- Japan’s government approved a major defence policy overhaul on Friday, including a significant spending hike, as it warned China poses the “greatest strategic challenge ever” to its security.
- In its largest defence shake-up in decades, Japan vowed to increase security spending to 2% of GDP by 2027, reshape its military command, and acquire new missiles that can strike far-flung enemy launch sites.
- Prime Minister Fumio Kishida told a news conference he was “determined to remain resolute in our mission to protect and defend the nation and its people, at this turning point in history”.
- “In our neighbouring countries and regions, the strengthening of nuclear missile capabilities, rapid military build-up and attempts to unilaterally change the status quo by force have become even more pronounced,” he said, evoking Russia’s invasion of Ukraine as an example of the changing times.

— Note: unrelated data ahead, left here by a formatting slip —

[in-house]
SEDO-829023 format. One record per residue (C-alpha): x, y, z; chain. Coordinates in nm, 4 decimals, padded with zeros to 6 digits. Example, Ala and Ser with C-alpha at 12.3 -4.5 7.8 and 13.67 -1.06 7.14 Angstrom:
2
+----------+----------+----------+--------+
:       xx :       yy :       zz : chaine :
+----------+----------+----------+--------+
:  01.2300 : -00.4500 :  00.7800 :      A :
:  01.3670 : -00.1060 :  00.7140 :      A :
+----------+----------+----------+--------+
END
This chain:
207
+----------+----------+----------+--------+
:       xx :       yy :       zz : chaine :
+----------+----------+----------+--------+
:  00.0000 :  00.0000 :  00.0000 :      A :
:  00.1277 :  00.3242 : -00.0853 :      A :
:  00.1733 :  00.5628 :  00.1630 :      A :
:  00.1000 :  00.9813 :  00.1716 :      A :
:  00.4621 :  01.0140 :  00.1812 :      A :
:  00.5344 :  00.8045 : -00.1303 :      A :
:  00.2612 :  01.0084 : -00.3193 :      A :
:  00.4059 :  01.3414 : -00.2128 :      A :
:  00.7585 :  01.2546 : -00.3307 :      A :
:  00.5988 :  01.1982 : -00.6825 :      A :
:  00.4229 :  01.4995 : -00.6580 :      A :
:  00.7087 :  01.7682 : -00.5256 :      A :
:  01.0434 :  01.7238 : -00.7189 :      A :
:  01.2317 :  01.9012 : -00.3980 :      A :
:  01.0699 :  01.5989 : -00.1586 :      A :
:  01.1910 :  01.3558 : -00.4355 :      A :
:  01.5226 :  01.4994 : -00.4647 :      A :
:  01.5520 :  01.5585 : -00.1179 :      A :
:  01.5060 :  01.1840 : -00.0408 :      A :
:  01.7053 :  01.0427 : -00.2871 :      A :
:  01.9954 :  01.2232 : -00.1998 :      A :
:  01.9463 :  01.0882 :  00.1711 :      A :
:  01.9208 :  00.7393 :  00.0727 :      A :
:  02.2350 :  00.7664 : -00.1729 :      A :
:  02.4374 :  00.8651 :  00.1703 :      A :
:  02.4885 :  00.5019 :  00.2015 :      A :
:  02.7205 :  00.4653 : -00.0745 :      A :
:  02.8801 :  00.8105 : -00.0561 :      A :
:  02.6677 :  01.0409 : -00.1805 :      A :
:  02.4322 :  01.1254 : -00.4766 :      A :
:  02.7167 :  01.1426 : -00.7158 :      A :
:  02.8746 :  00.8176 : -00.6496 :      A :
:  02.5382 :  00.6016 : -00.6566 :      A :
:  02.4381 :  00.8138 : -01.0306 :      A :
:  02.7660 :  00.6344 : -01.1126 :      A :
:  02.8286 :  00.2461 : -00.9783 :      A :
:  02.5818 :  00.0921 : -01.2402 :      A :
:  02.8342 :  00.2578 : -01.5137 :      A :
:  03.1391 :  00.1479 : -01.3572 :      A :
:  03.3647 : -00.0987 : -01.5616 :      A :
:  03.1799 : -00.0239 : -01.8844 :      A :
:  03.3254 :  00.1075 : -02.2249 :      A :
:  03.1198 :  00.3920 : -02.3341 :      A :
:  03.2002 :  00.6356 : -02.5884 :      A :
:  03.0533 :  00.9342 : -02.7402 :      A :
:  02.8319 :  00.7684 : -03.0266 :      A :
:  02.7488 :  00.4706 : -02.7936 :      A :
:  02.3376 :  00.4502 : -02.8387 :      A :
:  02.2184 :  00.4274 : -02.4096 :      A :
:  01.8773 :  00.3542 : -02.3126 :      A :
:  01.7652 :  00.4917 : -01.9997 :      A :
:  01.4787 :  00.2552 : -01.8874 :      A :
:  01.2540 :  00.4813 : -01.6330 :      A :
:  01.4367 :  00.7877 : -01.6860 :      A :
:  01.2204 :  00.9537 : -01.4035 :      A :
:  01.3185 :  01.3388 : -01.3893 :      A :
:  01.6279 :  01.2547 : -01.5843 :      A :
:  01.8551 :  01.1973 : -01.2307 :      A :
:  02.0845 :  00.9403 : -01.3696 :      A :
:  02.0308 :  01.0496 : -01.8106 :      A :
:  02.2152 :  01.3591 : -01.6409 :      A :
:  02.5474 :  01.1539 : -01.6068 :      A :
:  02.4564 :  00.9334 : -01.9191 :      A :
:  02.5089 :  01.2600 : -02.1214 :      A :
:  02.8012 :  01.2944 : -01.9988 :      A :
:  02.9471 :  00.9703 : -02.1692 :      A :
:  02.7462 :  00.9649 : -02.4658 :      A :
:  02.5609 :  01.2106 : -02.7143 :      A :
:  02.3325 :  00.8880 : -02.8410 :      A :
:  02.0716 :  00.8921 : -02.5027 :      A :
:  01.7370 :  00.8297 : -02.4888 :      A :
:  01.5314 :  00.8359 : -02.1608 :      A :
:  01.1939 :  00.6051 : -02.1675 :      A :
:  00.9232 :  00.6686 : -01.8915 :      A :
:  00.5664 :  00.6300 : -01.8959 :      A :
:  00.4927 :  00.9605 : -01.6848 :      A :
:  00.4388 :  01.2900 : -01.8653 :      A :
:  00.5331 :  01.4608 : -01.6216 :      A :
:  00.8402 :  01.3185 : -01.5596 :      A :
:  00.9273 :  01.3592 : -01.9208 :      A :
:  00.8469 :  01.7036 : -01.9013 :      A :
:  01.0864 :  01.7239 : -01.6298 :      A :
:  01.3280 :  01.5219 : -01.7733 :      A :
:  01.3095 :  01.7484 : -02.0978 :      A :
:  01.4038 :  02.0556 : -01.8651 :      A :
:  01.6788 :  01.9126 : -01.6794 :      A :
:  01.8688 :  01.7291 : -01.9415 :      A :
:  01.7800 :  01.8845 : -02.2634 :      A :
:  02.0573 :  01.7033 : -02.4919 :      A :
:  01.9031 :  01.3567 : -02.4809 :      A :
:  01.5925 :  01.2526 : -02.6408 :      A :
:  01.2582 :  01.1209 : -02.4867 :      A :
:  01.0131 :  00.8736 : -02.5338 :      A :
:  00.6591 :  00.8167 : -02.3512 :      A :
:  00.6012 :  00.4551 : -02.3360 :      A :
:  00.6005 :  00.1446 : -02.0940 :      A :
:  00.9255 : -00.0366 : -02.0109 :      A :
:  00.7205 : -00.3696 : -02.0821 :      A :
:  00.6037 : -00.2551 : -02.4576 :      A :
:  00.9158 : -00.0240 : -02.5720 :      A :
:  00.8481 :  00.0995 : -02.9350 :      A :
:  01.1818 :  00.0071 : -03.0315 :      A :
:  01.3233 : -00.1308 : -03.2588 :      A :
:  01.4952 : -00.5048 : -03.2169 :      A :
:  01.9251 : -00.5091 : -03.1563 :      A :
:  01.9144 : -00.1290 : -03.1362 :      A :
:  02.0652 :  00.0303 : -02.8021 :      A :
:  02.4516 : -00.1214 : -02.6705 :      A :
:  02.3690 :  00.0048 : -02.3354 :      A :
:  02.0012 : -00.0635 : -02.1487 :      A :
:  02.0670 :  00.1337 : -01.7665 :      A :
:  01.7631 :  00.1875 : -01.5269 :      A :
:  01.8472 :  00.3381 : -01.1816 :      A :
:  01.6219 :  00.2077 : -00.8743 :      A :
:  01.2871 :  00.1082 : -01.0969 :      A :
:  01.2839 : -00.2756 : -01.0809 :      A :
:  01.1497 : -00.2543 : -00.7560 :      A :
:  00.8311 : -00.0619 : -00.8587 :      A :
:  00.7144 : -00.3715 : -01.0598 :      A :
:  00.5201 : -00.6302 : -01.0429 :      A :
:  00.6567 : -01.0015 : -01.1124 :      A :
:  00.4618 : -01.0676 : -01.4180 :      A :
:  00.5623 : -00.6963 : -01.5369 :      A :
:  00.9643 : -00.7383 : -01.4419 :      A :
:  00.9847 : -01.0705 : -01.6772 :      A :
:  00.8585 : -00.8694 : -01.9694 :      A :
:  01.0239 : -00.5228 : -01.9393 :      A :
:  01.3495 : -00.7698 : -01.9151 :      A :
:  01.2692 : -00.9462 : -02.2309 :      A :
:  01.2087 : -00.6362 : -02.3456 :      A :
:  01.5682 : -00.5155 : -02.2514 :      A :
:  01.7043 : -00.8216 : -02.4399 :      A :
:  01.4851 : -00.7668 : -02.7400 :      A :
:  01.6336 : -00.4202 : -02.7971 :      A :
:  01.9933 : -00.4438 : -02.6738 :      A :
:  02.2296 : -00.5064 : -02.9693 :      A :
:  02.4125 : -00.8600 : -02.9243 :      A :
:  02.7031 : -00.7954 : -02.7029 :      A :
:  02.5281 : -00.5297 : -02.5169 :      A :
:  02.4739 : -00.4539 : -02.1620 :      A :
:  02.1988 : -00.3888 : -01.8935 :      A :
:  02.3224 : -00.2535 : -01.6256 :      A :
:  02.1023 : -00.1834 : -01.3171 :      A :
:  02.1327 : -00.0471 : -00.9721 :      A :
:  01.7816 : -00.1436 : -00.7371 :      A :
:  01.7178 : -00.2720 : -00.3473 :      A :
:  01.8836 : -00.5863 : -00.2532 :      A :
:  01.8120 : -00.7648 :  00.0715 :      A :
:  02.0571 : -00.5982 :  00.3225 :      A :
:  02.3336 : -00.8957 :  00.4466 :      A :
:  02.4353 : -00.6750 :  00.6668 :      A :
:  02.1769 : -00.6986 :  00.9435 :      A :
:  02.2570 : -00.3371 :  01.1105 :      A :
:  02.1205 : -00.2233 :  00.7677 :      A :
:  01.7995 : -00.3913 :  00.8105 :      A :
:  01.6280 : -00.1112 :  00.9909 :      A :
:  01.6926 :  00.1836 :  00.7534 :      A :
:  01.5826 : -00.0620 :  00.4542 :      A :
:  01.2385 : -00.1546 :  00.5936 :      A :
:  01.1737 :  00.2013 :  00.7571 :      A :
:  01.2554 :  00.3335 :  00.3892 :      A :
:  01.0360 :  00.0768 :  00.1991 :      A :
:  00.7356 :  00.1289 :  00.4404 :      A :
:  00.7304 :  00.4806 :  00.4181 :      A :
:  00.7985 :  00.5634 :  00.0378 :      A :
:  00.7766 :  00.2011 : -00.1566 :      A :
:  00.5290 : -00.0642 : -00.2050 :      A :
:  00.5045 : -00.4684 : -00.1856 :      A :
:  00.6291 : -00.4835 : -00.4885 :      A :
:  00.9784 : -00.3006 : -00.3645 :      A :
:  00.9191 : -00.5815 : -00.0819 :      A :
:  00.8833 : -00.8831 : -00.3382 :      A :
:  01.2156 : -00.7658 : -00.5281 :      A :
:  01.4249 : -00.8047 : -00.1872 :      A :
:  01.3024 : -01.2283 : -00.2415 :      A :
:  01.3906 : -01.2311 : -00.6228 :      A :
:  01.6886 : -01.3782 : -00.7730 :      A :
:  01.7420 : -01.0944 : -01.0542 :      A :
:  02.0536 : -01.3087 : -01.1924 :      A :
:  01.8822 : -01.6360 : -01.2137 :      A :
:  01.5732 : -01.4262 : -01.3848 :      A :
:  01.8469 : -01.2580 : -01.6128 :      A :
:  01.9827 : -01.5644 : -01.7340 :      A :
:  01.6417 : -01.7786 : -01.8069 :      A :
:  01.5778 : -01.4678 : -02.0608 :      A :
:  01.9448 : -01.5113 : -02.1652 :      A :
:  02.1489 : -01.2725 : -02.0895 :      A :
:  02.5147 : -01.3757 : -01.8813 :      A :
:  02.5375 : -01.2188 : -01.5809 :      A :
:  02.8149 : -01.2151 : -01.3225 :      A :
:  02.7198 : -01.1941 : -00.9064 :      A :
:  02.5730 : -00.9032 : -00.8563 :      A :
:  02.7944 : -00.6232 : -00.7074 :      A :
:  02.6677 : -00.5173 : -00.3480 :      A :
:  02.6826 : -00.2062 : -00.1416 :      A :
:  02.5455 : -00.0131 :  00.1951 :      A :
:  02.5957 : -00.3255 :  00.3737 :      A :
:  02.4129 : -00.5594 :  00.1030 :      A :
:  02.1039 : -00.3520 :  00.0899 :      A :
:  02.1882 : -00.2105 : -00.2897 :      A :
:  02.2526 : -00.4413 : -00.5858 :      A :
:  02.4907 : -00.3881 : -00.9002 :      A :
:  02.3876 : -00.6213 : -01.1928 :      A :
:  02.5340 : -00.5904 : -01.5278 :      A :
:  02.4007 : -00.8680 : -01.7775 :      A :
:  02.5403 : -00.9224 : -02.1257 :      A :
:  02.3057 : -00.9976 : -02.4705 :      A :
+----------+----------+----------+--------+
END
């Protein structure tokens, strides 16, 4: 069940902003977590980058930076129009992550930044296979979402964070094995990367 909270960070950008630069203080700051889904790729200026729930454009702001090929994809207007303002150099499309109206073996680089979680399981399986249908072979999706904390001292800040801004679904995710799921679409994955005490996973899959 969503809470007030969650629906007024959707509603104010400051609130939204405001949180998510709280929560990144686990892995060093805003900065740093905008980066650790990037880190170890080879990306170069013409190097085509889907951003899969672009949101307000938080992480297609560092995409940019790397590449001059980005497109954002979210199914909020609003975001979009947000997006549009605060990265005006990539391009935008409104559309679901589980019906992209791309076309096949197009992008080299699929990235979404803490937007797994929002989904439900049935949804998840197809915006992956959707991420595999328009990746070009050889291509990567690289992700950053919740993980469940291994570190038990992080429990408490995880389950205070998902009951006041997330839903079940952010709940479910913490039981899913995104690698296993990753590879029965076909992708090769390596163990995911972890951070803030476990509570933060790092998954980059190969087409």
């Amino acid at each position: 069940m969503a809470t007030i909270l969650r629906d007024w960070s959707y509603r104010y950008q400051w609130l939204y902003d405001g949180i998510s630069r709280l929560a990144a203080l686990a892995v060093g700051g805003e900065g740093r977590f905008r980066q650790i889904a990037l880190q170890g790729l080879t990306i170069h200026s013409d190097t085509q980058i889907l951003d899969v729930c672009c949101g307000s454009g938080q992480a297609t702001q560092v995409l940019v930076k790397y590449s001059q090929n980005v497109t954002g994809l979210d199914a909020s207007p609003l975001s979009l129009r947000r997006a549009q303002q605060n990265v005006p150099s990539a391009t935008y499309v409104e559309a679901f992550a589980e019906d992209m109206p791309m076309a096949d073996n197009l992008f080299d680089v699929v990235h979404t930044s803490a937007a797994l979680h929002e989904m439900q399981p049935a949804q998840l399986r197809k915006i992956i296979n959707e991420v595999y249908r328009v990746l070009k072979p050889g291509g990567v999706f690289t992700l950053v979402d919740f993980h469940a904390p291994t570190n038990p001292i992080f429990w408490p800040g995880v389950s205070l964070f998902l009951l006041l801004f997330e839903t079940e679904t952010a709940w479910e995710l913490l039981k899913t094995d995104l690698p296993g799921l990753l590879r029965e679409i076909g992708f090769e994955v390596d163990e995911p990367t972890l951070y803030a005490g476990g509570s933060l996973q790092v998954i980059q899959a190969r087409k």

- Polls suggest Japan’s public largely backs the shift, but the changes could still be controversial because Japan’s post-war Constitution does not officially recognise the military and limits it to nominally self-defensive capabilities.
- The moves are outlined in three defence and security documents approved by the cabinet on Friday.
- They describe Beijing as “the greatest strategic challenge ever to securing the peace and stability of Japan”, as well as a “serious concern” for Japan and the international community.
SOURCE: THE HINDU, THE ECONOMIC TIMES, PIB